March 8, 2022
Carbon credits are making headlines and generating plenty of social media buzz, but how do you know what the best option is for your farm?
Attorney Troy Schneider, partner at Twohig, Rietbrock, Schneider and Halbach Law Office in Chilton, Wis., recently spoke during a Professional Dairy Producers webinar about what you need to know about carbon credit contracts. It’s an area that is changing quickly, and Schneider notes it is important that you look before you leap into a long-term contract that could tie up your farm for years.
If an environmental broker has persuaded you to sign a long-term contract (usually 10 years or more), Schneider cautions, “You’re not going to see that broker on your farm five years from now — they will be long gone — so make sure what they are telling you is being put in writing in the contract.”
Schneider (pictured) says there are four parties involved in a carbon credit contract:
landowner or farmer
broker — puts the contract together
verifier — makes sure you are abiding by your contract commitments
purchaser — purchases the credits
It’s still very much the wild, wild West out there when it comes to carbon credit contracts. Schneider advises farmers to spend time researching and reviewing the contract, and make sure it is a good fit for their farm.
“There is no government regulation on what these contracts look like,” Schneider says. “I’ve seen this in the solar world and the [manure] digester world. There are some similarities, but they are all very different, so you have to analyze the numbers behind the contract.”
He recommends farmers learn what various carbon contract terms involve:
Additionality. Companies are only interested in farmers who are putting new green practices in place like growing cover crops, planting no-till crops, installing buffer strips, etc. They are not interested if you already are doing these practices.
Carbon market. This is a voluntary program where brokers serve as an intermediary between companies seeking carbon credits and farmers who are willing to generate those credits.
“In the carbon market, the farmer agrees to undertake certain practices, and the company pays the farmers to do that,” Schneider explains.
Carbon practices. These are the things a farmer has to do to sequester carbon. These include things like no-till farming, planting cover crops, leaving buffer strips, idling land and practicing regenerative grazing.
“These are all practices a farmer may get paid to do,” Schneider says.
Carbon credit. This is the measurement used to quantify the amount of carbon that is being sequestered. “Typically, 1 carbon credit is equal to 1 metric ton of carbon that is being sequestered,” Schneider says.
Carbon sequestration. This is the process of capturing carbon from the atmosphere so scientists can measure how much carbon is being saved or sequestered based on the practice the farmer is doing.
Stacking. This refers to a producer enrolling the same land for multiple carbon credit practices. Some contracts prohibit stacking.
Verification. This happens to make sure carbon sequestration practices are indeed happening at the farm.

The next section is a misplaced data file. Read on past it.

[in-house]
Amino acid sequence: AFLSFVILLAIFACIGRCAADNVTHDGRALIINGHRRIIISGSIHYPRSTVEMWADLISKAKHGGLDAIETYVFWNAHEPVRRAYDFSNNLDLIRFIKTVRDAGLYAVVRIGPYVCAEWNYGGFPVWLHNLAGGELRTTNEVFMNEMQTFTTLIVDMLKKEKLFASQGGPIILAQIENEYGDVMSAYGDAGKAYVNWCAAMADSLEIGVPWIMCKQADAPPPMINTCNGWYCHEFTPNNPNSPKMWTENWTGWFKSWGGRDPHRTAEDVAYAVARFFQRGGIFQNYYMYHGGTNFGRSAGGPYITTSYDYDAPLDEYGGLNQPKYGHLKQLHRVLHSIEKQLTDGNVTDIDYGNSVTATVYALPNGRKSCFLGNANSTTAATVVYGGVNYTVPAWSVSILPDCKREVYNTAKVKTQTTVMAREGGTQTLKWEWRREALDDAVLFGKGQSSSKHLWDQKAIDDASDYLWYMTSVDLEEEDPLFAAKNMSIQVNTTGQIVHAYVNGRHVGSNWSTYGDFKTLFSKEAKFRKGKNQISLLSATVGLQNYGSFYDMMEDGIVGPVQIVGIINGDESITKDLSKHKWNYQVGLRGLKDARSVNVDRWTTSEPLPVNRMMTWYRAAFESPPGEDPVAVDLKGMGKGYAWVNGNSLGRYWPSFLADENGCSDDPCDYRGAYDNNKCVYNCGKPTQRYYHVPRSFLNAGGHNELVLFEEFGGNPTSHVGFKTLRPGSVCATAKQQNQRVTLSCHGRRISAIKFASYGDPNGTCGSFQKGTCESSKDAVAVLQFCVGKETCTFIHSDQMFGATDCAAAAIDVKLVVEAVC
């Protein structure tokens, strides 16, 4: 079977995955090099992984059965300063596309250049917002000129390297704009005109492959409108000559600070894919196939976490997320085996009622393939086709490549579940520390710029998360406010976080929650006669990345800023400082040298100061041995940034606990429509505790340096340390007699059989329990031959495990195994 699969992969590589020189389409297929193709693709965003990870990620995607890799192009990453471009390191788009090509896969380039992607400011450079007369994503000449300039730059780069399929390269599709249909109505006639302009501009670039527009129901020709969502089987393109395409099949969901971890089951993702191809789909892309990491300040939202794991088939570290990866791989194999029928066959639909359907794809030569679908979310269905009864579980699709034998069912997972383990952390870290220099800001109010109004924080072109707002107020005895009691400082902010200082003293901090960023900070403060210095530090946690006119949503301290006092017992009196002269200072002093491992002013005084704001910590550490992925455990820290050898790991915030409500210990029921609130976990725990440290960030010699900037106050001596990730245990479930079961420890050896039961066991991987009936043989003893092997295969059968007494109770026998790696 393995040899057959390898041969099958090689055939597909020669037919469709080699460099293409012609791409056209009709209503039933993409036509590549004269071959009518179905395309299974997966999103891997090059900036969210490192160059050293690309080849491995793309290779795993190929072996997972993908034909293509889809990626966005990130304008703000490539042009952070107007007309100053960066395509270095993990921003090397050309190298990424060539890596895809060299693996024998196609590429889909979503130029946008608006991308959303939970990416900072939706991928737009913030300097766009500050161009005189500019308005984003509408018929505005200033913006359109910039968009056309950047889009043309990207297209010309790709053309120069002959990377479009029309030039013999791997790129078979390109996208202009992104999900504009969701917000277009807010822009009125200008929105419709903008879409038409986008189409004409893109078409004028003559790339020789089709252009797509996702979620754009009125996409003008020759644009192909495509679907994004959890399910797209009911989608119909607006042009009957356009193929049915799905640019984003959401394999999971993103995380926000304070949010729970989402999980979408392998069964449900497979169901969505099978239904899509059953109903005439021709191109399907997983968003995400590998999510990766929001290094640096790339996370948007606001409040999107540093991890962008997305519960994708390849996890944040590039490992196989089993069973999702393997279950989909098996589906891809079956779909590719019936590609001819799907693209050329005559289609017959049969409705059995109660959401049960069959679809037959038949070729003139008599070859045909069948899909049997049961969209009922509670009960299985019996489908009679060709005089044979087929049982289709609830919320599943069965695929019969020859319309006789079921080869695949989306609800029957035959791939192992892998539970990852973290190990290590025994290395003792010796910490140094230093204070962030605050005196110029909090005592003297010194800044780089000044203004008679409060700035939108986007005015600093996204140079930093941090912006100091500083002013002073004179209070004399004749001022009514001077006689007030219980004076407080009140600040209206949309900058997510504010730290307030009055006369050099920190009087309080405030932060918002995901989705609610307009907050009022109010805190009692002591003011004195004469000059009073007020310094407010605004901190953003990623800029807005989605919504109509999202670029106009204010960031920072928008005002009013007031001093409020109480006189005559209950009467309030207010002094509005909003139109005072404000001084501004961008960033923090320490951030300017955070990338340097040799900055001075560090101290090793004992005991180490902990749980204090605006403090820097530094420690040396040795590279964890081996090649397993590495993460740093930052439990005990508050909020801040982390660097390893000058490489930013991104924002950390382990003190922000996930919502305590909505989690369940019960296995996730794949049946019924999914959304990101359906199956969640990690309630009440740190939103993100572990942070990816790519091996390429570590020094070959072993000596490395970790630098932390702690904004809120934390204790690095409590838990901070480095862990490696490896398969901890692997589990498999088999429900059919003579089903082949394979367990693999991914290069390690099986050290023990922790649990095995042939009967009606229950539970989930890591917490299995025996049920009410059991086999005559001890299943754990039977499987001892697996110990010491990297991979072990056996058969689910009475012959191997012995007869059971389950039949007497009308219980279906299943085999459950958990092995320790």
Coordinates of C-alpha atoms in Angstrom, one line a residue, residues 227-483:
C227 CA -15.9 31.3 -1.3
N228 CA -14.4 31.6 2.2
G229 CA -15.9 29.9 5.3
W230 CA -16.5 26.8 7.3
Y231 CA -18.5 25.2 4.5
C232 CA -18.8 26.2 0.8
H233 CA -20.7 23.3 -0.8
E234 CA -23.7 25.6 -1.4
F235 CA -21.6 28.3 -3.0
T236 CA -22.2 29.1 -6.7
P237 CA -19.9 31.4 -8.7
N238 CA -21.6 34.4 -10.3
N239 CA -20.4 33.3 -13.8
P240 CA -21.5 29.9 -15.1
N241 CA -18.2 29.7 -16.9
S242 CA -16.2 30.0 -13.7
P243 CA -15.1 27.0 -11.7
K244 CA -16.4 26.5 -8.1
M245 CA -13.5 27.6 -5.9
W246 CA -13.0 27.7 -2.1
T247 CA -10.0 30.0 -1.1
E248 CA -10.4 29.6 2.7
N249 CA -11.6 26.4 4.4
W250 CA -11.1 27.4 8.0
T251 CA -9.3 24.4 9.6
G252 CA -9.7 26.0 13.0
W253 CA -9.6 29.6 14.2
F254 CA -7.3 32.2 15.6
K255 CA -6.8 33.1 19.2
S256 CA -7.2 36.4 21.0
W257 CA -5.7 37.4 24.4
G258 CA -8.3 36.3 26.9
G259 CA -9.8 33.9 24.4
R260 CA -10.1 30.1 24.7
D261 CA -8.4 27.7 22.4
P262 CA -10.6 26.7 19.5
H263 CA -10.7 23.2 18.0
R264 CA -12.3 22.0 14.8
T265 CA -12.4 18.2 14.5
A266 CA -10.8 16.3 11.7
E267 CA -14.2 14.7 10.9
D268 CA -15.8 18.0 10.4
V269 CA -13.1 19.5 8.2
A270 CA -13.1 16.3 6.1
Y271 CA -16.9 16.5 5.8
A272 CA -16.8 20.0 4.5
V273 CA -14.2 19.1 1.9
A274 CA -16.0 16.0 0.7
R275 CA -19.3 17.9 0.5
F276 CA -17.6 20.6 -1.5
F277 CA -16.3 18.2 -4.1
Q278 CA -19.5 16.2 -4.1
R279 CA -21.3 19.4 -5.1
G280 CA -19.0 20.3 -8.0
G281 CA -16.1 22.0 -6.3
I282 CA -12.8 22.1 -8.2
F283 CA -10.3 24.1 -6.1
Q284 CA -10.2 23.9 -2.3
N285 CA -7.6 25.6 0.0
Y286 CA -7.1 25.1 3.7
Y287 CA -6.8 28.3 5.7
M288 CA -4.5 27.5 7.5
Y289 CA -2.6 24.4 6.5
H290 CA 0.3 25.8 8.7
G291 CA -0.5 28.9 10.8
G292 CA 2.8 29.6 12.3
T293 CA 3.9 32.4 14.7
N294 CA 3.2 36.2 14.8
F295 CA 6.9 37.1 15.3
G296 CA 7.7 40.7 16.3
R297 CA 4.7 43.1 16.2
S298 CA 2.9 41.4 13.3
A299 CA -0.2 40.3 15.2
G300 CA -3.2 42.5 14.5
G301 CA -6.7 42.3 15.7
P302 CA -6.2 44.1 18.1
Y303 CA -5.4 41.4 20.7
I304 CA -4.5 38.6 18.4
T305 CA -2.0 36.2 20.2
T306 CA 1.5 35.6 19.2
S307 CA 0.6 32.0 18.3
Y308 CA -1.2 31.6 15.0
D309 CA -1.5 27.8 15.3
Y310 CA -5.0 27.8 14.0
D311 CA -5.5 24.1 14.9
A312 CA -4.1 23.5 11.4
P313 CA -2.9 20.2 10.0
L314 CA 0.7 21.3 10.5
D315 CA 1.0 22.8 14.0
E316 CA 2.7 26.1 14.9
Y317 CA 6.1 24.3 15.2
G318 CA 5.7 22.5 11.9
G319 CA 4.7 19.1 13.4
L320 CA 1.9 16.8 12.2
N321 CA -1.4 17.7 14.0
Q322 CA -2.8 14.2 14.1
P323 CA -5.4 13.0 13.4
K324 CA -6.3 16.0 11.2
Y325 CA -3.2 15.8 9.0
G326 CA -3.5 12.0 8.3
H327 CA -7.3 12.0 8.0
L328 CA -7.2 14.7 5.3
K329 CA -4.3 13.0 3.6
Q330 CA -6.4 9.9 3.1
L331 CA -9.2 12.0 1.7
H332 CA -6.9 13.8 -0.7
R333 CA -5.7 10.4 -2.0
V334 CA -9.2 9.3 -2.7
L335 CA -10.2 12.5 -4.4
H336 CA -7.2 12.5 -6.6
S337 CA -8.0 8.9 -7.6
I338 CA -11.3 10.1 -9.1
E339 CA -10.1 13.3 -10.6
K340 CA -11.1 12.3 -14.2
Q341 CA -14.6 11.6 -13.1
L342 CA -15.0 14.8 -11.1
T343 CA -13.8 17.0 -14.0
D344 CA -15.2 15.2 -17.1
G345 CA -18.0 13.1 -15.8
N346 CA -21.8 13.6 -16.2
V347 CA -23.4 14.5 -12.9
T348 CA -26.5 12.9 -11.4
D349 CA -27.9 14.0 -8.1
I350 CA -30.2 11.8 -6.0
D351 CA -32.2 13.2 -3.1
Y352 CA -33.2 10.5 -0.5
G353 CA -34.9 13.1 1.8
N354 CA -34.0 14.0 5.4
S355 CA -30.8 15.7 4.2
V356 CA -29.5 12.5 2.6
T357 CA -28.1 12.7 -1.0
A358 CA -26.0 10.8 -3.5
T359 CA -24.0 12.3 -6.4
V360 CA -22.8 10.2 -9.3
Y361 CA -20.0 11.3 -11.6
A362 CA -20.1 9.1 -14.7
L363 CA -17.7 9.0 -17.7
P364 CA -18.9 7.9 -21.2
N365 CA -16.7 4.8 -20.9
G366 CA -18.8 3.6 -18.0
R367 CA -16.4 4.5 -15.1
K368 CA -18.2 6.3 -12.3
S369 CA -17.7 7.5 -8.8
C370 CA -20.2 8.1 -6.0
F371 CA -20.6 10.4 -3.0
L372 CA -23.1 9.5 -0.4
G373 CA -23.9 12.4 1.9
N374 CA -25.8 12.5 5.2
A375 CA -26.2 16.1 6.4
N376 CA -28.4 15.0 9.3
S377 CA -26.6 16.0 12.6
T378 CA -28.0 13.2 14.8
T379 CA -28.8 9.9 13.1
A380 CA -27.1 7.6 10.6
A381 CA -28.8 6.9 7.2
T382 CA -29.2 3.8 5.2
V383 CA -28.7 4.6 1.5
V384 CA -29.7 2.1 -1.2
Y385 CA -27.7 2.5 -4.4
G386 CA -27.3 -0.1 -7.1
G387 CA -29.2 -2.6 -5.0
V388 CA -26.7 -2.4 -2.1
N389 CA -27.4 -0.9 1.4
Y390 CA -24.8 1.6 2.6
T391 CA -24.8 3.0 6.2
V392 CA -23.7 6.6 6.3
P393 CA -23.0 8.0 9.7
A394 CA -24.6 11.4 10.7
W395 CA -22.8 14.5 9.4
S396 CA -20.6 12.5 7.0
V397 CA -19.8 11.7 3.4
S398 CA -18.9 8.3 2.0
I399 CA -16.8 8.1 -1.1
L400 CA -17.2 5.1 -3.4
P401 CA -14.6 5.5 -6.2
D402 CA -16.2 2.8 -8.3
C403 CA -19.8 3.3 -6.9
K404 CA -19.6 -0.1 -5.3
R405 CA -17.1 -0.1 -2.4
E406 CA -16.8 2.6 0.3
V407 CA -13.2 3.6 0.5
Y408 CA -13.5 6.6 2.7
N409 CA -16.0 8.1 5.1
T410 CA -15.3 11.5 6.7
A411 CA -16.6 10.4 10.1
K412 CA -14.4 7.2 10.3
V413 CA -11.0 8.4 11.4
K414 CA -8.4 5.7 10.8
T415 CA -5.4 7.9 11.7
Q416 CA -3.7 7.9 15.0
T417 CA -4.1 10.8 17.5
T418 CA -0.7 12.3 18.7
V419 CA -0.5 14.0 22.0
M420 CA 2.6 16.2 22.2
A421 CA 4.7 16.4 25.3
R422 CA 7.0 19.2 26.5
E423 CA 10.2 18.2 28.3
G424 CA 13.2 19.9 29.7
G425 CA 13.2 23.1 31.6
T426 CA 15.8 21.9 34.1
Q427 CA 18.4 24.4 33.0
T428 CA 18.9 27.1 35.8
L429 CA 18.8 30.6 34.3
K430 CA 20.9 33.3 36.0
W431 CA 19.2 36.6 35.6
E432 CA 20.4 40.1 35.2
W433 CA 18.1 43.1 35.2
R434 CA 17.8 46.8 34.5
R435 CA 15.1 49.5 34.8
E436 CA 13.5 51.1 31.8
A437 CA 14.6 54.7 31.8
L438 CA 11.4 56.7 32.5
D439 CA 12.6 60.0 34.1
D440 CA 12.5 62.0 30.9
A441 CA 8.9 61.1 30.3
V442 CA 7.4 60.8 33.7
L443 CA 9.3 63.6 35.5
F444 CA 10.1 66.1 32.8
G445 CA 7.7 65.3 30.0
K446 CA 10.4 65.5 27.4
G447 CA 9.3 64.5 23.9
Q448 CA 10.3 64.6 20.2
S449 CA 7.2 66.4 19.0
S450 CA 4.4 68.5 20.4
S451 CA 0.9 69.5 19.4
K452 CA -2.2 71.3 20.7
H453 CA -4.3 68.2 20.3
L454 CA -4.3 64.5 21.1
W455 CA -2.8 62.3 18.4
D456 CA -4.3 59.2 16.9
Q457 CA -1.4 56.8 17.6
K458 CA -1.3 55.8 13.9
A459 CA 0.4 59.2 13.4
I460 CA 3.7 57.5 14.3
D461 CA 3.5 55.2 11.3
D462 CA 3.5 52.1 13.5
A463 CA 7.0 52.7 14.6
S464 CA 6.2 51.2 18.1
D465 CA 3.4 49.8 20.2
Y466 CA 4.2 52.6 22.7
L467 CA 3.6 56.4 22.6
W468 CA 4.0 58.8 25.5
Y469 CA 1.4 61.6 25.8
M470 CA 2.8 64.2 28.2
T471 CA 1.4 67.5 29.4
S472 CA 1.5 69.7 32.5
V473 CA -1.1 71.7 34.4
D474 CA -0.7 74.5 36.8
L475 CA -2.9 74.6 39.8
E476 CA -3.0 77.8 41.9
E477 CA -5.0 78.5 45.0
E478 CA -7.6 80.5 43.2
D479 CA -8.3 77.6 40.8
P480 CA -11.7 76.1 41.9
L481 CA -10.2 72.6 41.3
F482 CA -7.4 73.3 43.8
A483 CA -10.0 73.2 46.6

“In a typical carbon credit contract, the income the farmer receives is based on a calculation,” Schneider says. “Usually in that calculation, they measure the metric tons of carbon that will be sequestered then they multiply it by the going rate for carbon credits and they subtract commissions and verifier costs.”
Schneider advises farmers to be ready to negotiate details in the contract.
“I think farmers sometimes get into the mindset that these items are non-negotiable,” hesays. “You are selling something here and you have to be mindful of the market you have. Just because a company has approached you doesn’t mean they are the only company out there that will approach you. Be careful not to take the first date that walks in the door.”
Schneider says it is difficult sometimes to determine when to jump on board and when to wait.
“It’s a difficult business decision farmers have to make because nobody wants to be wrong,” he says.
Schneider cautions that just because your neighbor signed a carbon credit contract doesn’t mean it is a good idea for you.
“Some of these things are very long-term obligations, which could hurt the future salability of your farm,” he says. “You have to be careful. Typically, these green energy or carbon contracts are long-term contracts. That’s to protect the buyer. Hopefully, there’s a way to negotiate into your contract some ways to bring the parties back to the table if the marketplace changes and you are on the back end of a bad contract.”
Schneider says you have to analyze if the money you are receiving from the contract is a true offset for what you are giving up for signing that contract.
“You have to ask yourself if there are other green uses for the land that are more beneficial. For example,” he says, “a solar farm near an electric substation would be great.”
On the surface, a contract may look good because the company is promising a nice sum of money for not doing much.
“But it could be a lot more than you think because you may be giving up some future opportunities,” Schneider says. “Any new owner of the land would be obligated by the contract. That could change the value and appraisal of your land.”
Schneider says it is important that a carbon credit contract spell out payment terms.
“Some companies fail,” he says. “You have to have default payment clauses in your contract, and if they are late with a payment, make it hurt. Give yourself the right to terminate the contract if they are late with a payment. You hold more power than you think you do.”
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